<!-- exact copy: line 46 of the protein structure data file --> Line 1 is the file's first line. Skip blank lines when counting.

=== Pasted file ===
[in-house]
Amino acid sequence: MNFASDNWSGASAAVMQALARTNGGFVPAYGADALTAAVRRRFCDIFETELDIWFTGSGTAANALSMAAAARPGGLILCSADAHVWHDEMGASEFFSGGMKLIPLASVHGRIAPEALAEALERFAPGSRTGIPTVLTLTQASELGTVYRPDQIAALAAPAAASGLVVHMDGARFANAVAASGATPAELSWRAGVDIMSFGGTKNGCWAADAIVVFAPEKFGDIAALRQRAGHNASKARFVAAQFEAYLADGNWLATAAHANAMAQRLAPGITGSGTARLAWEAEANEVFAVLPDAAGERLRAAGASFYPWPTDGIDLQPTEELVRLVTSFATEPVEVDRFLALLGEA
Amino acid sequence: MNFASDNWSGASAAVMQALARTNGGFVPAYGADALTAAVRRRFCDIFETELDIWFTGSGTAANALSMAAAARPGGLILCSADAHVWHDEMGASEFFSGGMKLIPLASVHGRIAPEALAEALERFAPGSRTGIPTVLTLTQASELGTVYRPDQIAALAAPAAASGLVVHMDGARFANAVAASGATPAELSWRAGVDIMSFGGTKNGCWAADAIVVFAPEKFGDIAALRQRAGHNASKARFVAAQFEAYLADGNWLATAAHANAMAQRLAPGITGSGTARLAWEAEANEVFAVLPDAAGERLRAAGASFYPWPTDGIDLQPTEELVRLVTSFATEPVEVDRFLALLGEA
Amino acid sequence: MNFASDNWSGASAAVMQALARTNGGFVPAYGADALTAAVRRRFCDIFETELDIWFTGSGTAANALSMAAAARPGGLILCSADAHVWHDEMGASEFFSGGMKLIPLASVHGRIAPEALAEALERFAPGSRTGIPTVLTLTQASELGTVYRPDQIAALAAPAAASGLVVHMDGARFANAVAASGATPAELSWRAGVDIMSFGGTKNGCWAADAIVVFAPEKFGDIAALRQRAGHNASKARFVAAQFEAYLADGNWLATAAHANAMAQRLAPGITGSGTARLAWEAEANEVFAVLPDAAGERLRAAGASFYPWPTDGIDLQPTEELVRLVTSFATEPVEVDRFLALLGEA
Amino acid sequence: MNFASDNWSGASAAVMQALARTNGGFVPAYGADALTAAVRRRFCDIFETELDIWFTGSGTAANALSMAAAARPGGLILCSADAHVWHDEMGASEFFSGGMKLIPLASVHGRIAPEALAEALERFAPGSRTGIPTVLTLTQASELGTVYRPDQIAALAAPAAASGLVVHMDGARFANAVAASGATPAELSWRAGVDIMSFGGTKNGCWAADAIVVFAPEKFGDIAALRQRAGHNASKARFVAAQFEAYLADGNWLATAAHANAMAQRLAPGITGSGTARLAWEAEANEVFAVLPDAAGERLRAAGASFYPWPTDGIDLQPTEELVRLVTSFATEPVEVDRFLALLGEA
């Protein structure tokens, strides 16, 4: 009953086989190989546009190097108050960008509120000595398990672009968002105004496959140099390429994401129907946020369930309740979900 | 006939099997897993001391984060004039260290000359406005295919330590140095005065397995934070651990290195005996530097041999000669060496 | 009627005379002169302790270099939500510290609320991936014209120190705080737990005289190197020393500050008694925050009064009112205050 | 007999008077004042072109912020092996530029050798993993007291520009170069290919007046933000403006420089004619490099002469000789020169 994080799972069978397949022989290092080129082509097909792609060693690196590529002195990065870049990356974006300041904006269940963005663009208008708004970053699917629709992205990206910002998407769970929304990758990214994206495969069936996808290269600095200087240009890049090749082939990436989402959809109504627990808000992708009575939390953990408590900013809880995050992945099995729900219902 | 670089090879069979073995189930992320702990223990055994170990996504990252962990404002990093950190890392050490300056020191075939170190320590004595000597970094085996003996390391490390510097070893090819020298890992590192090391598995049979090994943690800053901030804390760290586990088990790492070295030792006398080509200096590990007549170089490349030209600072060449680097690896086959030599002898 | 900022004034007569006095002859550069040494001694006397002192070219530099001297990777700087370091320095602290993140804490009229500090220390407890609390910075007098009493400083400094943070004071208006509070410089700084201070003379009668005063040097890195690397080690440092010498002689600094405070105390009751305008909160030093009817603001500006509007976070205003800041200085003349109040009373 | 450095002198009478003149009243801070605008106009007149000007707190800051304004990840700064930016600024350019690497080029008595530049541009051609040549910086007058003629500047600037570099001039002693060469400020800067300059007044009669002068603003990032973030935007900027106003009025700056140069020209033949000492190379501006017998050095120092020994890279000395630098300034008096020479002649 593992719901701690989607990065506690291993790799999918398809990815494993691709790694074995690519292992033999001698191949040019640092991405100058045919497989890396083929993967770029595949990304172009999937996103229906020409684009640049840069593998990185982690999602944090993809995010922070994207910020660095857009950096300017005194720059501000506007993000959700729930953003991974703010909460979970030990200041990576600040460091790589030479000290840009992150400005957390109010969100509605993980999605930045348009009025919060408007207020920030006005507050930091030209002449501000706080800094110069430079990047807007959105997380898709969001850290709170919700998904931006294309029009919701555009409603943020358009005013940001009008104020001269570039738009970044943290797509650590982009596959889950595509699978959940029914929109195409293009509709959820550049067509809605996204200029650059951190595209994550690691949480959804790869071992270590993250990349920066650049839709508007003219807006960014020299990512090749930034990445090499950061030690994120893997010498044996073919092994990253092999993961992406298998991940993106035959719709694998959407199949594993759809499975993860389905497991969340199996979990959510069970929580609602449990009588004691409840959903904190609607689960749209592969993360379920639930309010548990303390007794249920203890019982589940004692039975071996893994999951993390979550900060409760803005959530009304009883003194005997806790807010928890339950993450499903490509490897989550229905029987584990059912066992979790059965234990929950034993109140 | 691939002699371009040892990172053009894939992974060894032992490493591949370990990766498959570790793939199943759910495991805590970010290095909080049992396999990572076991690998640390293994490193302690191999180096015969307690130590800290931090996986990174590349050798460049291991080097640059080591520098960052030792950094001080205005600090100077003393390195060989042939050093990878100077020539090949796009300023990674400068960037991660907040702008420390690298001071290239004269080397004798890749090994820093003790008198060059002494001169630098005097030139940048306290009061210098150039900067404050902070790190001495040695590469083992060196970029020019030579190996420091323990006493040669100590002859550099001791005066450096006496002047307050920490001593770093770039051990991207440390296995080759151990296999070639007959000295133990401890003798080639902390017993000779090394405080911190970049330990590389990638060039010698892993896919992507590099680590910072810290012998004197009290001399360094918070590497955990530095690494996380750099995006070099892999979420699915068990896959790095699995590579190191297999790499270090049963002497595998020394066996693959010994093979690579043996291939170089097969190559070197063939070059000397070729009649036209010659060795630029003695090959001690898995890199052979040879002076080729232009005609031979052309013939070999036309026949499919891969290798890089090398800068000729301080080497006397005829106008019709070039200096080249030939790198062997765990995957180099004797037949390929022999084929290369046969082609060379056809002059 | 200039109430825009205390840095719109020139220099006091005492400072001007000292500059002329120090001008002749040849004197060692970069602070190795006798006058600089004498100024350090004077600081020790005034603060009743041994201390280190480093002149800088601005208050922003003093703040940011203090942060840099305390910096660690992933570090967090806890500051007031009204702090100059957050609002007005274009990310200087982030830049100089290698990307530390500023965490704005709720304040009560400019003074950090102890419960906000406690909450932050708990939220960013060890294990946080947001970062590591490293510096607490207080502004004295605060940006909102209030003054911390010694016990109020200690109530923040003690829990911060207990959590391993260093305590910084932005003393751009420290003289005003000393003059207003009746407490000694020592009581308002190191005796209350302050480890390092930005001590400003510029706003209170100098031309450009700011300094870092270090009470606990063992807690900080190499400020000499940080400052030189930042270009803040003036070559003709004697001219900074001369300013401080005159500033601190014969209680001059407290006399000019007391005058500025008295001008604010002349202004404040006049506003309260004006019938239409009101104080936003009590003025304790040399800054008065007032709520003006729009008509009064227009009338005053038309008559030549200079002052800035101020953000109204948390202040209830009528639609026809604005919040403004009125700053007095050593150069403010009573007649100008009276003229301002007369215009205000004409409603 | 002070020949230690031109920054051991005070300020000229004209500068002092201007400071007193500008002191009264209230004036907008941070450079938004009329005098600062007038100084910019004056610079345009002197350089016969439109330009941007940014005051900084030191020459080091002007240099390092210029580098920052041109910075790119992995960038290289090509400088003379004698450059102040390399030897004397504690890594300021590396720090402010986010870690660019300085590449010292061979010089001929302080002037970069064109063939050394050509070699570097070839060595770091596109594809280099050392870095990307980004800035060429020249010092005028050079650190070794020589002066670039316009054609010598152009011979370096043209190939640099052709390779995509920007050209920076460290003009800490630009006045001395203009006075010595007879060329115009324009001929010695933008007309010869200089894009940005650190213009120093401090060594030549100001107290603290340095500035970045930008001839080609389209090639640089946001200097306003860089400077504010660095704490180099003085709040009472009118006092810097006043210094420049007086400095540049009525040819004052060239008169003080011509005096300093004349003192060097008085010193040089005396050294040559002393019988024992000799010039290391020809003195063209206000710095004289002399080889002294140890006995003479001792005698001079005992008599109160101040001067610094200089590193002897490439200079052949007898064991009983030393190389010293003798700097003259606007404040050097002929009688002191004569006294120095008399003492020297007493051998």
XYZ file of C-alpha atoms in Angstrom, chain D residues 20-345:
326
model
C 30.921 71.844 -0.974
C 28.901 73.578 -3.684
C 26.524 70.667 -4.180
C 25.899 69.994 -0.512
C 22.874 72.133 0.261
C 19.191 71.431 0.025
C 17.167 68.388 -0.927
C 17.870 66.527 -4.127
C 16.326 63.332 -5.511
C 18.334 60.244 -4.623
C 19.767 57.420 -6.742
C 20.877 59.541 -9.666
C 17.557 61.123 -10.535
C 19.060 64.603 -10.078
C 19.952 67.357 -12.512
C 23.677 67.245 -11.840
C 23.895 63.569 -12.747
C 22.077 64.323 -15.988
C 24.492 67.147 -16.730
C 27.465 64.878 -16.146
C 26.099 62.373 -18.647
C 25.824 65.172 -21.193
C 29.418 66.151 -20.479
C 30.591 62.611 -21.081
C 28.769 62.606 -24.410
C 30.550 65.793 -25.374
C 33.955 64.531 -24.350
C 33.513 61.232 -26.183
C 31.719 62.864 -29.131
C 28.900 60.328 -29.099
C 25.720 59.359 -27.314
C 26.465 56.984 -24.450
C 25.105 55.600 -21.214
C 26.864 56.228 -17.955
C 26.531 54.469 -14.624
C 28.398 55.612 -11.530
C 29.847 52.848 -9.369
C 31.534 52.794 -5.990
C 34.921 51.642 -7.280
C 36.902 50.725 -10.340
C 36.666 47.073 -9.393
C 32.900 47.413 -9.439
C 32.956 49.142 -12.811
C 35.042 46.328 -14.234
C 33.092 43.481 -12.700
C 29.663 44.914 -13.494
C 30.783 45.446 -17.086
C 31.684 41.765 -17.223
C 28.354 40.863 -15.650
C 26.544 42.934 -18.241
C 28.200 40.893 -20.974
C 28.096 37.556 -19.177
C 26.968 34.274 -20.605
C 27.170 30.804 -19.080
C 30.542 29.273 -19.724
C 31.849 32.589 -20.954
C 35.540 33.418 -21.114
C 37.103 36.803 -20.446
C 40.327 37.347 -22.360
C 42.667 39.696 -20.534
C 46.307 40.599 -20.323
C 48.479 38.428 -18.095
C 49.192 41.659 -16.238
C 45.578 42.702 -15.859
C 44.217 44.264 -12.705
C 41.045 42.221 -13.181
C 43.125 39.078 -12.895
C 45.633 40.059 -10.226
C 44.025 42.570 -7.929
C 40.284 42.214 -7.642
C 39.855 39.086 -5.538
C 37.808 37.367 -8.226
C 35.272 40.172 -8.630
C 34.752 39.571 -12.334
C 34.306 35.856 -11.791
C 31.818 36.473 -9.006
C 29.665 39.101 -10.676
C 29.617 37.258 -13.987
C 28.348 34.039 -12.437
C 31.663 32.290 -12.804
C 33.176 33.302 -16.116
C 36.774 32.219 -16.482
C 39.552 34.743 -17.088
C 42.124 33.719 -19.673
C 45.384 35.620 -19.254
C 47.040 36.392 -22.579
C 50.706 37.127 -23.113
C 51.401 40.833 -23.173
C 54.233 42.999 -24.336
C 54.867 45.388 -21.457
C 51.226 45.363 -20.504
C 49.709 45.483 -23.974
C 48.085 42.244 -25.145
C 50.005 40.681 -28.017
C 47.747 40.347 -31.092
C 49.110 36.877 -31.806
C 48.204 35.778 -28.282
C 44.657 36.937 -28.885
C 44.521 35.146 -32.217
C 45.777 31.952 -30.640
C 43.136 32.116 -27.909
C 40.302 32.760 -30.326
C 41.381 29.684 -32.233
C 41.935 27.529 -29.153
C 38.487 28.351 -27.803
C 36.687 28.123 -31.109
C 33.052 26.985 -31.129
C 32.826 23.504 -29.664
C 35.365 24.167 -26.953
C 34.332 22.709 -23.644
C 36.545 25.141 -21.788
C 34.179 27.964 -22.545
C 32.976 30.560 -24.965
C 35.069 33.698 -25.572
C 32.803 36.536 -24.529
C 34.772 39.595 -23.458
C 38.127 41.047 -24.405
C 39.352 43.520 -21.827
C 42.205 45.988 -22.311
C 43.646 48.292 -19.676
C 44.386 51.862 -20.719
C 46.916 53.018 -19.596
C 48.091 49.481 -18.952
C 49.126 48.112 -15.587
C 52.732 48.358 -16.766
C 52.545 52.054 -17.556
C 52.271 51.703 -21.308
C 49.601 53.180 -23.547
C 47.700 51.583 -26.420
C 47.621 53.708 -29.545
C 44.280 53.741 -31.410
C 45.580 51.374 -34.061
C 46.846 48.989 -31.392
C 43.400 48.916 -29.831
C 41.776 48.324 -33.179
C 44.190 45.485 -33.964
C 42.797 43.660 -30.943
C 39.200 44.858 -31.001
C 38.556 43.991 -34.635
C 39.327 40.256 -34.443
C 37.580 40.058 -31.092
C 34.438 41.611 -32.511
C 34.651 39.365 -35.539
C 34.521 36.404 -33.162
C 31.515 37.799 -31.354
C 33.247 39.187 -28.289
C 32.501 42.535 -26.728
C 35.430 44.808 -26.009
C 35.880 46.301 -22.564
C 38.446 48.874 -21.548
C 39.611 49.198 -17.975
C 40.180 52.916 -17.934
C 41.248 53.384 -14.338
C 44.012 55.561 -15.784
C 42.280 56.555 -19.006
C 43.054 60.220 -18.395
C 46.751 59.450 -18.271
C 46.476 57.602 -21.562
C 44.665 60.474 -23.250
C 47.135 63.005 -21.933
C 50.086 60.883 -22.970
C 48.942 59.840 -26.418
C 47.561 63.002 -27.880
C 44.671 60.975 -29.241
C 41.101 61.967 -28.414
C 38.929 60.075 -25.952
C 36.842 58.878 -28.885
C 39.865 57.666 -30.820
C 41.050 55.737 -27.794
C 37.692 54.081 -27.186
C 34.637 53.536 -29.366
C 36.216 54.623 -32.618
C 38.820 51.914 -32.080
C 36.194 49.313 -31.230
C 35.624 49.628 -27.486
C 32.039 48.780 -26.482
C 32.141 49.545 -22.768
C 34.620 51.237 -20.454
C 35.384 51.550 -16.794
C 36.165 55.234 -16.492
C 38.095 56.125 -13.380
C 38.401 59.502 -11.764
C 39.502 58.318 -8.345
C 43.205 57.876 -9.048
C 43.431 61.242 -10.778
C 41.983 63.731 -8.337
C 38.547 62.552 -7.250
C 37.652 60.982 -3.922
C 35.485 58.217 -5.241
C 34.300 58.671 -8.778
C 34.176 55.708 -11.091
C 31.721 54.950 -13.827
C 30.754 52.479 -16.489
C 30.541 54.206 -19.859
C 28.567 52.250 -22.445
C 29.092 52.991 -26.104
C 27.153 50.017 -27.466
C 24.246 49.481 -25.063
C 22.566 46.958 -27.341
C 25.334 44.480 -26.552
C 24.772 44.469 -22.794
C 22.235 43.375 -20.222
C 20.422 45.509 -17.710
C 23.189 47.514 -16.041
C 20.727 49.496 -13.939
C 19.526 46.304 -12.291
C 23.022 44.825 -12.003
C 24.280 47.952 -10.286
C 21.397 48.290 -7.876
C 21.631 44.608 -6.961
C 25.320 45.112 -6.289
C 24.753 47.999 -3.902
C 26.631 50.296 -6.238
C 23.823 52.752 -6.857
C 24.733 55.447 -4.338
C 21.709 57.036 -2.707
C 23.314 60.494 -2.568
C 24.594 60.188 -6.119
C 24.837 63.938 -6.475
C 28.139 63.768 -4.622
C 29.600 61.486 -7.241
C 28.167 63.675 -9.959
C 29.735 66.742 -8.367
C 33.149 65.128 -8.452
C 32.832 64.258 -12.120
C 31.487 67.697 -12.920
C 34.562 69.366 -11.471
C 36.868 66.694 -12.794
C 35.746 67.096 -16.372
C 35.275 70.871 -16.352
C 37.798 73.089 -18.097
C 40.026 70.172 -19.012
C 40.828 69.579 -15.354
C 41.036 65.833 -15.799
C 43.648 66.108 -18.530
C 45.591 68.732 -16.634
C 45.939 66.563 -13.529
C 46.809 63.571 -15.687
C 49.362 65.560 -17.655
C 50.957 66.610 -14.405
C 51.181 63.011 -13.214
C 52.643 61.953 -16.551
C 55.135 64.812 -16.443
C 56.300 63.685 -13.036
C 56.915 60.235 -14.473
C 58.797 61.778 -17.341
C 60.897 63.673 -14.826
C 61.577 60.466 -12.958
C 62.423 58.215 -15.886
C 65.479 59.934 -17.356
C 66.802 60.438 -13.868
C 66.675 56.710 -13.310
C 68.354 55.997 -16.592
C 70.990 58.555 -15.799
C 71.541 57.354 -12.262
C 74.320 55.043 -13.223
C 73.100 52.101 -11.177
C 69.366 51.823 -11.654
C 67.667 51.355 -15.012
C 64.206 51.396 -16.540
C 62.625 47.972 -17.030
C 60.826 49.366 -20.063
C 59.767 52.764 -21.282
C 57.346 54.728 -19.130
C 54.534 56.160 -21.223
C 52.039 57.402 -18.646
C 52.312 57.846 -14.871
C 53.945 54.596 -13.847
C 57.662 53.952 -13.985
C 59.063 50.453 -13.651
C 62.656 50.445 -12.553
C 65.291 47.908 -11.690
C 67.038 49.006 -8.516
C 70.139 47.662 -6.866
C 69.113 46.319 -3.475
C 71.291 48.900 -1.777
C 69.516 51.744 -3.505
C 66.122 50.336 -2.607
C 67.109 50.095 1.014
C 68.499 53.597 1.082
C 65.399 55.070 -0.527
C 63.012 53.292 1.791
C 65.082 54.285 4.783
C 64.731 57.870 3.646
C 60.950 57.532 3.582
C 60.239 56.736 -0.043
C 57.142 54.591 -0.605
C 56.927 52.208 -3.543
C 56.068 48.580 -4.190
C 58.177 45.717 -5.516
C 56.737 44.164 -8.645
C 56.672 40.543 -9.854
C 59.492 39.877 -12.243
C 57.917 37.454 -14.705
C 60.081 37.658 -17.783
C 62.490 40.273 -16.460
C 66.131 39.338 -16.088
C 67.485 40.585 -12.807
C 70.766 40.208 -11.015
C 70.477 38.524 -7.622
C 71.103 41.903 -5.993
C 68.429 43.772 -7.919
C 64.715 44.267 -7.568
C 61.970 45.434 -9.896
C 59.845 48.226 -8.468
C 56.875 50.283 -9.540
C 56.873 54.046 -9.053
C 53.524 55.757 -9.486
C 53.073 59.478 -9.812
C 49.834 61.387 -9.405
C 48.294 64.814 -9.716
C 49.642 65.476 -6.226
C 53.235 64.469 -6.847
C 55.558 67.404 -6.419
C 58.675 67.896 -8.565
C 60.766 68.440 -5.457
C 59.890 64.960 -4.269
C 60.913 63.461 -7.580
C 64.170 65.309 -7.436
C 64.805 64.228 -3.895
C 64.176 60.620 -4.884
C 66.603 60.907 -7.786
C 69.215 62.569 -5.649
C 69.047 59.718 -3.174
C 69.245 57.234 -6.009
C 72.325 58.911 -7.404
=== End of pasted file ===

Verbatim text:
C 29.847 52.848 -9.369